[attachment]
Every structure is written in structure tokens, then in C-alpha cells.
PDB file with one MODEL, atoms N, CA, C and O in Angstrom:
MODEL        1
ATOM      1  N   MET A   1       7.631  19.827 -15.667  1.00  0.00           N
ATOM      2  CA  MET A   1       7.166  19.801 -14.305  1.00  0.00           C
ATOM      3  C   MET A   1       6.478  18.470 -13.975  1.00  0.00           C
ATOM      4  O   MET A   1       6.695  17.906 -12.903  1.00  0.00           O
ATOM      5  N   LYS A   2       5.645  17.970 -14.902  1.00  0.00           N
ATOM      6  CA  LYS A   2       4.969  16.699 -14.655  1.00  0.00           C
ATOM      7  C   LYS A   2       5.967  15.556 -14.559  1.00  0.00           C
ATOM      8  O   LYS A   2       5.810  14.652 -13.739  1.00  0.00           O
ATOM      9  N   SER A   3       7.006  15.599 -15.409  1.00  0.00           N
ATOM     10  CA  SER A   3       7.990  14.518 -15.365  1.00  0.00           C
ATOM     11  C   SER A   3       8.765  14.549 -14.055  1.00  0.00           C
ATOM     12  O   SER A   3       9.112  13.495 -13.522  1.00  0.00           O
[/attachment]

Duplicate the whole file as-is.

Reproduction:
Every structure is written in structure tokens, then in C-alpha cells.
PDB file with one MODEL, atoms N, CA, C and O in Angstrom:
MODEL        1
ATOM      1  N   MET A   1       7.631  19.827 -15.667  1.00  0.00           N
ATOM      2  CA  MET A   1       7.166  19.801 -14.305  1.00  0.00           C
ATOM      3  C   MET A   1       6.478  18.470 -13.975  1.00  0.00           C
ATOM      4  O   MET A   1       6.695  17.906 -12.903  1.00  0.00           O
ATOM      5  N   LYS A   2       5.645  17.970 -14.902  1.00  0.00           N
ATOM      6  CA  LYS A   2       4.969  16.699 -14.655  1.00  0.00           C
ATOM      7  C   LYS A   2       5.967  15.556 -14.559  1.00  0.00           C
ATOM      8  O   LYS A   2       5.810  14.652 -13.739  1.00  0.00           O
ATOM      9  N   SER A   3       7.006  15.599 -15.409  1.00  0.00           N
ATOM     10  CA  SER A   3       7.990  14.518 -15.365  1.00  0.00           C
ATOM     11  C   SER A   3       8.765  14.549 -14.055  1.00  0.00           C
ATOM     12  O   SER A   3       9.112  13.495 -13.522  1.00  0.00           O